Which Is The Best Type Of Vegan Diet To Follow?

I’m going to make it easy for you. There are two that I recommend depending on your circumstances. But what do I mean by a vegan diet. I’m talking of the diet at the macro level and not so much at the micro level.

The micro level is the servings and types of foods you eat. So 5 servings of fruit and 7 servings of vegetables would be suggestive of a diet based upon micro components. That’s not what I’m aiming at. Lots of other folks have done a good job of that.

Everybody by now should realize that they need to eat more veggies, fruits, whole grains and beans. And this includes some vegans and vegetarians. I’ve written often about the importance of being a healthy vegan so that others might see this lifestyle as a viable option. The last thing animal rights needs is junk food vegans.

But there is a lot of argument out there about which type of vegan diet is beneficial. You’ve Dr. Dean Ornish, Dr. Joel Fuhrman, Dr. John McDougall, Dr. Caldwell Esselstyn and Dr. Michael Greger suggesting similar low fat, and we mean very low fat diets. Though Dr. Ornish and Dr. Fuhrman are not offering strictly vegan diets. In fact, it seems that Fuhrman has lost his mind and is now offering poultry and fish as part of his suggestions.

I think this is the problem with trying to get folks to eat low fat vegetable based diets with fruit and beans as addendum. You just won’t be very satisfied.

Then there’s the vegan paleo style diet, the Macrobiotic diet which can be vegan as well as eating according to the general guidelines of vegan dietitians which are based upon the general dietary guidelines of places like the MyPlate program put out by the department of agriculture.

There are three most prominent vegan registered dietitians who are recommending a sensible vegan dietary approach and they are Vesanto Melina, Ginny Messina and Jack Norris.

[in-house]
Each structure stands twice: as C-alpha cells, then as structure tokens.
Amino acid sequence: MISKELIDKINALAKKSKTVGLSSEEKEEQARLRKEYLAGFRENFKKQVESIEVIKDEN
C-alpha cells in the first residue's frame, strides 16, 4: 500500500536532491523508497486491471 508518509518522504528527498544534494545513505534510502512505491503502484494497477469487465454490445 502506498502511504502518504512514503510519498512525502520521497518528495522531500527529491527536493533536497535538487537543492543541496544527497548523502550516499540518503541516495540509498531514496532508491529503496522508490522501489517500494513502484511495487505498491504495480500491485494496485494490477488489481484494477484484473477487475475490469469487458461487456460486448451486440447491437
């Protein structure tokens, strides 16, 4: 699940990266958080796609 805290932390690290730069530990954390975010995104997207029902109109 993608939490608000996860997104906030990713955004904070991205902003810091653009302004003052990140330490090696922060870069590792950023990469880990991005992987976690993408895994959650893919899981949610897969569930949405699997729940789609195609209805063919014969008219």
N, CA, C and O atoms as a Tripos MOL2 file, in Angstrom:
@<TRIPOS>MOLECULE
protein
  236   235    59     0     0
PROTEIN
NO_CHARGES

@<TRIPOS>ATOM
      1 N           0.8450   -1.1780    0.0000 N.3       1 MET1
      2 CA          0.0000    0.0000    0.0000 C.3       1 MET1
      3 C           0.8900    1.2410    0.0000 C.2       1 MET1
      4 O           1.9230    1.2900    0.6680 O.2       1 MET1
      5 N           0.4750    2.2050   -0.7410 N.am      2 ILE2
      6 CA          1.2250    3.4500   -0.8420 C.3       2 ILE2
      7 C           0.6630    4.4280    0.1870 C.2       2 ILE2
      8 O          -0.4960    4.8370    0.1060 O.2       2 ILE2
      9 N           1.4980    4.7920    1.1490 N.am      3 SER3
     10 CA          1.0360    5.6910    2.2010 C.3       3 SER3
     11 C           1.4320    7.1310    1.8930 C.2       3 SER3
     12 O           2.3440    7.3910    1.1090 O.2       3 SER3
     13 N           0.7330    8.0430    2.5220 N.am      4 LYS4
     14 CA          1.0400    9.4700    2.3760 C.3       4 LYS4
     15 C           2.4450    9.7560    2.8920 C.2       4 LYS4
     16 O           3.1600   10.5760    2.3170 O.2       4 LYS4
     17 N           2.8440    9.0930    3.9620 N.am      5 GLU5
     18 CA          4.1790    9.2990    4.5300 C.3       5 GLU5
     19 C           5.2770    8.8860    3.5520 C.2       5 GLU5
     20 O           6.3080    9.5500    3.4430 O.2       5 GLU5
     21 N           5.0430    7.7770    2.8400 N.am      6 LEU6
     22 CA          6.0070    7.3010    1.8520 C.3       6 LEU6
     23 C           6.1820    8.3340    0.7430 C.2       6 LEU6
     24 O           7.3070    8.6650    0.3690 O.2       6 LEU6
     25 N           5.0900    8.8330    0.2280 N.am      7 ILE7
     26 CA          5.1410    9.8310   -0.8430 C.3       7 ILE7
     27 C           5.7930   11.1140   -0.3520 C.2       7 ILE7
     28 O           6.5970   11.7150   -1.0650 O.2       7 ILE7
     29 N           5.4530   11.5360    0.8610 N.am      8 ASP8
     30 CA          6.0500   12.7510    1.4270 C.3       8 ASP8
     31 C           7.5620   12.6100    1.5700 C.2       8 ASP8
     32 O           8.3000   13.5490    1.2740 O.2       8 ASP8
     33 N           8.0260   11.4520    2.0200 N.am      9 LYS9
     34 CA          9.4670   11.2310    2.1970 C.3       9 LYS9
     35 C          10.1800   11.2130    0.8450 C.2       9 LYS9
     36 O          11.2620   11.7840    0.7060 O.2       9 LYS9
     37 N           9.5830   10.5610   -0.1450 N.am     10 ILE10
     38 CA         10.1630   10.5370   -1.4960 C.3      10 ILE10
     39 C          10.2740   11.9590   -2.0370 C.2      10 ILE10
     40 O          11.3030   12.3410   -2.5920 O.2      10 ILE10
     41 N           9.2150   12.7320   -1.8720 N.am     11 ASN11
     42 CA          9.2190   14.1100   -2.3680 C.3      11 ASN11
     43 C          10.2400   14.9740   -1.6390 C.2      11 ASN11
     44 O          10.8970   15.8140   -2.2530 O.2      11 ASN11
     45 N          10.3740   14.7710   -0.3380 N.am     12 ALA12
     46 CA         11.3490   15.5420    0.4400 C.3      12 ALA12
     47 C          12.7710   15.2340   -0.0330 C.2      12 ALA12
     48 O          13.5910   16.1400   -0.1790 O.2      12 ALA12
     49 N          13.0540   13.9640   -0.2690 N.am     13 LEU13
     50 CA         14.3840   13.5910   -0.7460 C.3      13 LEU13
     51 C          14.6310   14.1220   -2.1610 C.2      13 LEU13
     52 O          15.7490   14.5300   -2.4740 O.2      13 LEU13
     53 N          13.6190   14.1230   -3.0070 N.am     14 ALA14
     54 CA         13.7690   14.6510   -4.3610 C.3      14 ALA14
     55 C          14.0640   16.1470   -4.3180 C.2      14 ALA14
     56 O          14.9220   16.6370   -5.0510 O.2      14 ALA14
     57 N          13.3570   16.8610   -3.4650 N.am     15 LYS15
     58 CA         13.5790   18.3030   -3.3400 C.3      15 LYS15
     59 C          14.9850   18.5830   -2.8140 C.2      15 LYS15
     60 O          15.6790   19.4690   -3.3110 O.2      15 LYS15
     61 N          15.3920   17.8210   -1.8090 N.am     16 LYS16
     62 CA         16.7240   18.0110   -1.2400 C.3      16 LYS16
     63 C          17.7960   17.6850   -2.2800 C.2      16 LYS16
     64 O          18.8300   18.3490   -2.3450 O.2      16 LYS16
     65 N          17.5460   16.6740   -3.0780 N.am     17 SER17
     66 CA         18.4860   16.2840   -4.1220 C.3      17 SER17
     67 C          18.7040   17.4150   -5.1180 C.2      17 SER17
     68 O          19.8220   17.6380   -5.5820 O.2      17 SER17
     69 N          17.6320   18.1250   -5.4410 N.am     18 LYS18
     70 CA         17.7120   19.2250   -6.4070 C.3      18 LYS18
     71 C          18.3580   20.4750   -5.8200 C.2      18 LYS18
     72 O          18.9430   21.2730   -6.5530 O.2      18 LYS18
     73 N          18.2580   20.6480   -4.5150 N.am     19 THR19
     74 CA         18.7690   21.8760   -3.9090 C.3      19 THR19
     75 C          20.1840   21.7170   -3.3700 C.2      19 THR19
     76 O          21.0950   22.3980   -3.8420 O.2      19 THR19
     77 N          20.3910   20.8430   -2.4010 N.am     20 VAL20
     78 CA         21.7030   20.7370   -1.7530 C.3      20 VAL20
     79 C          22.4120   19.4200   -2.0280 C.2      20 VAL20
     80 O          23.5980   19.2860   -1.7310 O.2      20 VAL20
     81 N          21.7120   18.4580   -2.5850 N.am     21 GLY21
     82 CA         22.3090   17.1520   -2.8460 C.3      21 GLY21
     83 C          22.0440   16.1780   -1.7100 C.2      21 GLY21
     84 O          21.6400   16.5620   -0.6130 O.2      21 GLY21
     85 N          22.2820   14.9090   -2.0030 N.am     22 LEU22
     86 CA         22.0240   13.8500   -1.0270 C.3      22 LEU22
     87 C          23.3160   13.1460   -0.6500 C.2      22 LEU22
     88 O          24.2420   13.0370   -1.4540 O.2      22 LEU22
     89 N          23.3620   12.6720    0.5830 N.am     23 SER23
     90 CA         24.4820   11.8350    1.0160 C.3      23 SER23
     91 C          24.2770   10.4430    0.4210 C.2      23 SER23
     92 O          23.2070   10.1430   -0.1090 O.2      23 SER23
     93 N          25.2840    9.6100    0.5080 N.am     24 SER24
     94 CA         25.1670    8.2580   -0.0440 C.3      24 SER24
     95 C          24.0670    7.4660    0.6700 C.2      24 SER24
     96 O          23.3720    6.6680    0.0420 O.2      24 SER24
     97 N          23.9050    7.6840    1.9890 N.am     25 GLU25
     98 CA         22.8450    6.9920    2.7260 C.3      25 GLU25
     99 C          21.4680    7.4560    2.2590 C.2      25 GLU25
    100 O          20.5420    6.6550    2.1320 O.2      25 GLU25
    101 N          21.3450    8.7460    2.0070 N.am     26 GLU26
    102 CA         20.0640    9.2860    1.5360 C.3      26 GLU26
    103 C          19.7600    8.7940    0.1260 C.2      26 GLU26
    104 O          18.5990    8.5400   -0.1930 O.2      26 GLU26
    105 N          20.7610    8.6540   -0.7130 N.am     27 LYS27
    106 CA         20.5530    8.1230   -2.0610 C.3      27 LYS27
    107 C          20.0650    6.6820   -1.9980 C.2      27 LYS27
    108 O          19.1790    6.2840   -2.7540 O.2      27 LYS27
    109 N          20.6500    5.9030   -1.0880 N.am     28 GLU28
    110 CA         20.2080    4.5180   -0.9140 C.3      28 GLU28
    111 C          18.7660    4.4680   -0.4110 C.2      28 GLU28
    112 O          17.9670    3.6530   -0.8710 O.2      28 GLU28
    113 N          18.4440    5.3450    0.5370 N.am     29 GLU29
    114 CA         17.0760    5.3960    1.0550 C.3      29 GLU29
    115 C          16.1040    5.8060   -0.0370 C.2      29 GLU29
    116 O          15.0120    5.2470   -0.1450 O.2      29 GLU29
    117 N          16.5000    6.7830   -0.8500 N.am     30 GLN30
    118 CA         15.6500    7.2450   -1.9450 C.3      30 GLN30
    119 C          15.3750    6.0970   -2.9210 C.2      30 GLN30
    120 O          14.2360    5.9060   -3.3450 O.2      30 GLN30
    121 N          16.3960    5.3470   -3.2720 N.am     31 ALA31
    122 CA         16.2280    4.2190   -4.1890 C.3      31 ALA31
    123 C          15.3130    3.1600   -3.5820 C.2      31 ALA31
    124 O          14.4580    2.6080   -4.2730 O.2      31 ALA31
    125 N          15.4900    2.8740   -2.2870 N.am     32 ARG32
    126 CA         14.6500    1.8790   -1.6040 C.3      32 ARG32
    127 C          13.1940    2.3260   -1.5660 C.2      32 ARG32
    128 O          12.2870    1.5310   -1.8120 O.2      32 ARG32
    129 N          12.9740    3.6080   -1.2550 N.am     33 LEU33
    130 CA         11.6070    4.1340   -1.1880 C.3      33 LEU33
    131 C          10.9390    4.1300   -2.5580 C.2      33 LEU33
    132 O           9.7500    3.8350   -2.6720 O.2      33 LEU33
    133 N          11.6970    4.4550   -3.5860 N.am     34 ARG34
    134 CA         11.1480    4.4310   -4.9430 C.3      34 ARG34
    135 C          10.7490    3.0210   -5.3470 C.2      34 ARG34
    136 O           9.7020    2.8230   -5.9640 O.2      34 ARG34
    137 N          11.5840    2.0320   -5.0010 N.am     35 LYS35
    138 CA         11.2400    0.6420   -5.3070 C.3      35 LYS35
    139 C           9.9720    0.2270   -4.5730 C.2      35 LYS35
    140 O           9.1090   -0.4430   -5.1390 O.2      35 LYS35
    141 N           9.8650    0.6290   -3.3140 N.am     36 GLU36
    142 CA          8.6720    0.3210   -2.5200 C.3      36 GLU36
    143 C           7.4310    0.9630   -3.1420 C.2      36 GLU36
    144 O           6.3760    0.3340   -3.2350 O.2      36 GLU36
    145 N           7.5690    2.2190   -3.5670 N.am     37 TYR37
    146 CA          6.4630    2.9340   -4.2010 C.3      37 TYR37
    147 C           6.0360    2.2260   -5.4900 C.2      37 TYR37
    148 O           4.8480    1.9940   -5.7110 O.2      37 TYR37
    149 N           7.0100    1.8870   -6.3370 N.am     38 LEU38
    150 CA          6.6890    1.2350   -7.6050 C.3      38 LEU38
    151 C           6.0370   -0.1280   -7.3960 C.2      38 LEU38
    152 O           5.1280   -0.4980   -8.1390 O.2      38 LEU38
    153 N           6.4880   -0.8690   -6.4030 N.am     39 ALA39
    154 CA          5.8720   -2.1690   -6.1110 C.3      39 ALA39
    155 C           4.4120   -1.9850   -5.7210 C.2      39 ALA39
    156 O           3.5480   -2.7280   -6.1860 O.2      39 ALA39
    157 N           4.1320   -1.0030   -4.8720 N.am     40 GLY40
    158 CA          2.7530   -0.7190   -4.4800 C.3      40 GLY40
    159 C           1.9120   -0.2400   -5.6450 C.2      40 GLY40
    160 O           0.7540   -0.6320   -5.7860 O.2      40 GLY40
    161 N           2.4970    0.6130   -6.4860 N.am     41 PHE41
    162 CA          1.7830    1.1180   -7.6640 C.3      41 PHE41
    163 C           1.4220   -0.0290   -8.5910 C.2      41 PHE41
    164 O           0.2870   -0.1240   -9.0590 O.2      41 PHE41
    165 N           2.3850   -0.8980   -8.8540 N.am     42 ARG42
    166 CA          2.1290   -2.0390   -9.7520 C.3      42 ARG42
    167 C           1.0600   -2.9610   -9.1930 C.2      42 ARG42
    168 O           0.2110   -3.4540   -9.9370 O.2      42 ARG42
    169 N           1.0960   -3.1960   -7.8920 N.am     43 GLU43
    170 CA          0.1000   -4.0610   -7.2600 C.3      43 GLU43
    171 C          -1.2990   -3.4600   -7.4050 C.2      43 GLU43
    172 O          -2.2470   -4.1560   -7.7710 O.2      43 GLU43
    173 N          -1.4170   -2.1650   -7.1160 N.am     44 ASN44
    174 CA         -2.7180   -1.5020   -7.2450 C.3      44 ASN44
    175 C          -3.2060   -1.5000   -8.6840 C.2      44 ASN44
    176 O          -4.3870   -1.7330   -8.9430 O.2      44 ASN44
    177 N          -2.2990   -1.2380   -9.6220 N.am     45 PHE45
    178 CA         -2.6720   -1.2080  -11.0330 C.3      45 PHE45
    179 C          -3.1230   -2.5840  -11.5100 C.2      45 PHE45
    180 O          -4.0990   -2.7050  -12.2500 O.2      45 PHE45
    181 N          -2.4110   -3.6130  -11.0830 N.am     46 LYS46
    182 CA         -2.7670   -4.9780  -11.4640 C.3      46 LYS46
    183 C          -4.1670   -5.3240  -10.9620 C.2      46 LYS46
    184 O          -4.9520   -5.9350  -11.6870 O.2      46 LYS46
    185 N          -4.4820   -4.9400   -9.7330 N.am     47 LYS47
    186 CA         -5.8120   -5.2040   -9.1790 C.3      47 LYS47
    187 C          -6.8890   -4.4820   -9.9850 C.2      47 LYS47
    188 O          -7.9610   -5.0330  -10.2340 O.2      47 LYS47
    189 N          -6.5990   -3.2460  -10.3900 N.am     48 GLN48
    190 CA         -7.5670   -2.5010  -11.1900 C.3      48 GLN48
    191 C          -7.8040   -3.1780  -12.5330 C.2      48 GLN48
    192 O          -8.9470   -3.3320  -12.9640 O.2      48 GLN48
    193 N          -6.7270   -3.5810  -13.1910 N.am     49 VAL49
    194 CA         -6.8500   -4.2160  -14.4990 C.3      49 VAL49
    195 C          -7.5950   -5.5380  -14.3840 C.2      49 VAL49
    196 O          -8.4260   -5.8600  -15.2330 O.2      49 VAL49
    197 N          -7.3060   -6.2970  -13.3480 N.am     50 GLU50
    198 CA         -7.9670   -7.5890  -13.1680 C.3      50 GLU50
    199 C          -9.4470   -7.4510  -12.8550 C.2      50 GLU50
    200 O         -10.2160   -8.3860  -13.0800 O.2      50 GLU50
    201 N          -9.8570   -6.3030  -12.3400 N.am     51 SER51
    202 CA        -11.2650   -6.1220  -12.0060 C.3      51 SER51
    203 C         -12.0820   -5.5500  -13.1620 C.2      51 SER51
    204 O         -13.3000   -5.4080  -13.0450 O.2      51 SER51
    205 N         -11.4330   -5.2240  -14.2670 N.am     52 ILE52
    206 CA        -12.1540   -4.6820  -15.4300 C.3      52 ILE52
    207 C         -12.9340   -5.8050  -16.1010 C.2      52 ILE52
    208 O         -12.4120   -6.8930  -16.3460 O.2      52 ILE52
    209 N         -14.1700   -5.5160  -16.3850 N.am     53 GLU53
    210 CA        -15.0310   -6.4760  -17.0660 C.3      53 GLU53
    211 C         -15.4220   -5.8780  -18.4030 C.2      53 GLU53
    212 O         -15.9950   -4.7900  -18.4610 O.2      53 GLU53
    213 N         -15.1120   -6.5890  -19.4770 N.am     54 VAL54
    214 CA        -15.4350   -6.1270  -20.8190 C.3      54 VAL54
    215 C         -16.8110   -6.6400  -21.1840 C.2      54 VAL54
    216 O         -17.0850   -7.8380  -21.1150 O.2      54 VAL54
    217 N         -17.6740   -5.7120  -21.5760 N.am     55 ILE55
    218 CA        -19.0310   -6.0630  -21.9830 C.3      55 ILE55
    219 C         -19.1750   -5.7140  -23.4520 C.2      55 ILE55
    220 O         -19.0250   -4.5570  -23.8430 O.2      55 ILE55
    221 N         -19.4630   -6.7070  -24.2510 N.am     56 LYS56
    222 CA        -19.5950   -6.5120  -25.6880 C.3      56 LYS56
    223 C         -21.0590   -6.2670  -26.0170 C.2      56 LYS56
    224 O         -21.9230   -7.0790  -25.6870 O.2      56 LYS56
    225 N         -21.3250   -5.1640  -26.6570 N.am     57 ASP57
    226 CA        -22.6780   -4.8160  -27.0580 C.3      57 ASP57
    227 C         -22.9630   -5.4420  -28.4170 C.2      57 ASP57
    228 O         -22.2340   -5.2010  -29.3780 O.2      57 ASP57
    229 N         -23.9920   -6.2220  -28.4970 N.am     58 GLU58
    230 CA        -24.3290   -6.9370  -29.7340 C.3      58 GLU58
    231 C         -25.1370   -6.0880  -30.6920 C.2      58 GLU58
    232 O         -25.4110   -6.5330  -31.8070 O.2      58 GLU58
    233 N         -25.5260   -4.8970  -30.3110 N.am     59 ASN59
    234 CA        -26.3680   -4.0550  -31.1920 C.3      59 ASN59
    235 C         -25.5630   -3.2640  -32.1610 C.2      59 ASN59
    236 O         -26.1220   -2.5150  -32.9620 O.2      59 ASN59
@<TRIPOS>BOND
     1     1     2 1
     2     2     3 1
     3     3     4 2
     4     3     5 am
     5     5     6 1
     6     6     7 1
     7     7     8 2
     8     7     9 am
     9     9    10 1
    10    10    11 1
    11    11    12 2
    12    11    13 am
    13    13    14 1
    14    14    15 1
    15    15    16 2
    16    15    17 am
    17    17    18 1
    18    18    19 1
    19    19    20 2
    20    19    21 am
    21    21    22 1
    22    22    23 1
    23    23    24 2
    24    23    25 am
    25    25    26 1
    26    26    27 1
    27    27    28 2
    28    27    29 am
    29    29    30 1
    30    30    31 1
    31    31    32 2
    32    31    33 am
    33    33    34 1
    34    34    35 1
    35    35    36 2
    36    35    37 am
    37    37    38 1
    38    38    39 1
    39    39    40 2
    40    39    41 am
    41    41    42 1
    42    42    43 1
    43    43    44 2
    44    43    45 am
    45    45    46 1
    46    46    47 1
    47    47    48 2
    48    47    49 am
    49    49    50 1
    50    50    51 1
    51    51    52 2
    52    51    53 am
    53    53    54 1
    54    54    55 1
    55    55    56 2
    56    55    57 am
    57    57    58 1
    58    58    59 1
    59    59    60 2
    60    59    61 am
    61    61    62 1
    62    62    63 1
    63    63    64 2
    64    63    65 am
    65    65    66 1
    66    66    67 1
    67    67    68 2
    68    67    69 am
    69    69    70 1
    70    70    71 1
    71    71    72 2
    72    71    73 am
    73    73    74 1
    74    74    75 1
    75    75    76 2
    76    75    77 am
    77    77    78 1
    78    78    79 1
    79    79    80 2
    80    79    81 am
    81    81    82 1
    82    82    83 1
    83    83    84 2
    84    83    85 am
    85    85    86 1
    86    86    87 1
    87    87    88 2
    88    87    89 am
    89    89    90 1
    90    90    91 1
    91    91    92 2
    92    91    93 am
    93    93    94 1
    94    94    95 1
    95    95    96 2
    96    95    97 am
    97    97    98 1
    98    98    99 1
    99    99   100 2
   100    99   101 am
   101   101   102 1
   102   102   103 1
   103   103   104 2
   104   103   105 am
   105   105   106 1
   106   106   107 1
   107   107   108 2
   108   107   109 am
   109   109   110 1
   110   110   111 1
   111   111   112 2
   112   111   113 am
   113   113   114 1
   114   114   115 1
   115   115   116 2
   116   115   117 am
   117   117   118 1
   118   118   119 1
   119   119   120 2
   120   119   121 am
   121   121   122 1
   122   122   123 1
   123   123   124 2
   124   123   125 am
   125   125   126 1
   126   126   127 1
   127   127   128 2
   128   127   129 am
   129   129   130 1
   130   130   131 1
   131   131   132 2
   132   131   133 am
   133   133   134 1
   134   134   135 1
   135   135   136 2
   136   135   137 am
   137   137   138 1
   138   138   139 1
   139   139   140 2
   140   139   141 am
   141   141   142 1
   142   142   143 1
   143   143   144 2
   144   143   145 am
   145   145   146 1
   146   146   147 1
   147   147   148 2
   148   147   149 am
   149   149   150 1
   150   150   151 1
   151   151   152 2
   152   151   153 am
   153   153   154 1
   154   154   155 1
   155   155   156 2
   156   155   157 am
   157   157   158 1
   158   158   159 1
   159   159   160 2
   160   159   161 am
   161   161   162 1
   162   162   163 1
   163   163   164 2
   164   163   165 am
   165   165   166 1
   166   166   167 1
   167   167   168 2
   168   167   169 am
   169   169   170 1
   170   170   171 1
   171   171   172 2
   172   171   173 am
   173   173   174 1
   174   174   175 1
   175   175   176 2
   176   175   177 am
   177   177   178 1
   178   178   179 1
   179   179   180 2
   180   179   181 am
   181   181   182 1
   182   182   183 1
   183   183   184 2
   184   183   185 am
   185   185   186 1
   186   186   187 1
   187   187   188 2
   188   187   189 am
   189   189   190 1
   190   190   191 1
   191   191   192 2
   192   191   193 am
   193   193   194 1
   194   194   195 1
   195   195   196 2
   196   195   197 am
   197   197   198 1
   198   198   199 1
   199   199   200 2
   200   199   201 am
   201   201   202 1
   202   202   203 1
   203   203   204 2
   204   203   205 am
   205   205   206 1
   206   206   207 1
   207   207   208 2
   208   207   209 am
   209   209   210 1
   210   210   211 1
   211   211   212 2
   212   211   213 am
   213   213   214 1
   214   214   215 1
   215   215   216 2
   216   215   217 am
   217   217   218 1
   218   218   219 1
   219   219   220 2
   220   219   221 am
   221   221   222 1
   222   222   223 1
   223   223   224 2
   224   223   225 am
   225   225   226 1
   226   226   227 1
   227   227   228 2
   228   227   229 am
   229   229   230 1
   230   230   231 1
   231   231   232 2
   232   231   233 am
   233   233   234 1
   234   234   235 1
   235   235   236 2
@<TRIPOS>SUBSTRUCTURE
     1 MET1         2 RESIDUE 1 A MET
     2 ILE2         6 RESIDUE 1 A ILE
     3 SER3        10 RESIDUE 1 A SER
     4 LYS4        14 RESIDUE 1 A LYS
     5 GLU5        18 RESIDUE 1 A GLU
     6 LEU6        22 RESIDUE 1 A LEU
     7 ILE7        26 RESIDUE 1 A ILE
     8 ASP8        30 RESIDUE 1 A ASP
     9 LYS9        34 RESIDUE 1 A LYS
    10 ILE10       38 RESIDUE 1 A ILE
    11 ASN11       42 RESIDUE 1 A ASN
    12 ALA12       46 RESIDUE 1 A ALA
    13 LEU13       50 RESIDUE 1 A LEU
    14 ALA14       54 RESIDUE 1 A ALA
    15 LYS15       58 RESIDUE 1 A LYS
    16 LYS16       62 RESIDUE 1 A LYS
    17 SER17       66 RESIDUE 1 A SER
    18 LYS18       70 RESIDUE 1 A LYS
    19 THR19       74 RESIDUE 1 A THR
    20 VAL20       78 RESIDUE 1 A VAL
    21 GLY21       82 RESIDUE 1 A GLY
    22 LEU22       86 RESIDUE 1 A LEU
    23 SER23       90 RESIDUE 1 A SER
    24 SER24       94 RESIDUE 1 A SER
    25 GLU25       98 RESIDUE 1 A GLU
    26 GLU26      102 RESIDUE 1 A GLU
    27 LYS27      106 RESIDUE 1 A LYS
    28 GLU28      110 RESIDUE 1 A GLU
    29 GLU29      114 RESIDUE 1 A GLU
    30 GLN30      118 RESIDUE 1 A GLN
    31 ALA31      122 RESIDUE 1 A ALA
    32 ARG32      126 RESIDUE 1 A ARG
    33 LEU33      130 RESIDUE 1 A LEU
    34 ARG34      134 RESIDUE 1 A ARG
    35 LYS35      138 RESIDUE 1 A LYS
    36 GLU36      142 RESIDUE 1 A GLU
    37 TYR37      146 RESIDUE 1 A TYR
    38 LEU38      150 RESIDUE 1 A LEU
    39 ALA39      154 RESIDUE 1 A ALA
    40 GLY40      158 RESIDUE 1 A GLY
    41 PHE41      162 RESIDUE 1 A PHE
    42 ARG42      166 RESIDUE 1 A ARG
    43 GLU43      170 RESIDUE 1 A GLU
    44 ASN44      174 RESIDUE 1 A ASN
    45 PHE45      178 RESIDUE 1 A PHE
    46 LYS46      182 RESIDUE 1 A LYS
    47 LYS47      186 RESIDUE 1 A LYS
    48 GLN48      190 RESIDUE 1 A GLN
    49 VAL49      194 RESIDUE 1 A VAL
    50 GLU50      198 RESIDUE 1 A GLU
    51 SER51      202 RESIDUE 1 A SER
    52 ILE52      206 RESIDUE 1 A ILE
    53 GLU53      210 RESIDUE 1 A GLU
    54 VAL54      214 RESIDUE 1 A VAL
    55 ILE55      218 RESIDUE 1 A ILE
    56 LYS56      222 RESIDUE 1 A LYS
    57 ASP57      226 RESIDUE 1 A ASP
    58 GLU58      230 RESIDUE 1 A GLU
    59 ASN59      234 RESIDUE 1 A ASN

Okay, with those options highlighted, what is a vegan to do, both for health and enjoyment of food. That’s easy. Having been vegan for almost 25 years I’m going to tell you.

If you have been vegan for several years or you are just starting out vegan but you DON’T have any major health issues i.e. cancer, heart disease, diabetes etc, then choose a vegan diet that’ll likely end up being around 50 – 60% carbs, 15% protein and around 30% fat. That’s just what a run of the mill vegan diet, like the one I’m on will end up being if you put all your food into Cronometer.

This is where I’m usually hitting, and it’s based on eating an American/European diet but made vegan style. I’m also trying to eat food as close to their whole foods and minimize junk foods as best I can. This diet I’m recommending is what Jack Norris and Ginny Messina have advised in their book Vegan For Life.

If you’re reasonably healthy, then that’s the dietary lifestyle as a vegan I’d recommend. It’s probably easiest, most closely resembles the kind of food you grew up eating and it’s healthy and cheap.

IF however, you have any sort of health problems like those mentioned above i.e heart disease, diabetes, cancer etc, then I recommend you follow Dr. John McDougall’s recommendations. A good place to start is with his latest book, The Starch Solution.

This style of vegan eating is very low fat. Generally around 10% or lower, and I have found it quite challenging to adhere to. But when your health is at stake it is important to take bold steps.

DISCLAIMER: I think this is a good point to add a disclaimer. None of what I’m suggesting supersedes your doctor’s advice. In fact, if you are unwell or suffering any sort of ailment I’d speak to your doctor before embarking on any lifestyle changes. I am not a doctor, and this is just my personal observations.

Those are my thoughts on the two best options for vegan eating depending on where you’re at. I follow the Vegan For Life type of program, and I have since before I found out about that book. It just happened to adhere to what I was using as my best guide to eating a healthy vegan diet. Go for the easy and simple and the comfortable.


And at the end of the day, don’t be afraid of carbs. Bread is indeed the staff of life. And I’ll be talking more about that later. Hope this helps. I’m always available to help those transitioning to a vegan diet. Just reach out to me through the contact form.

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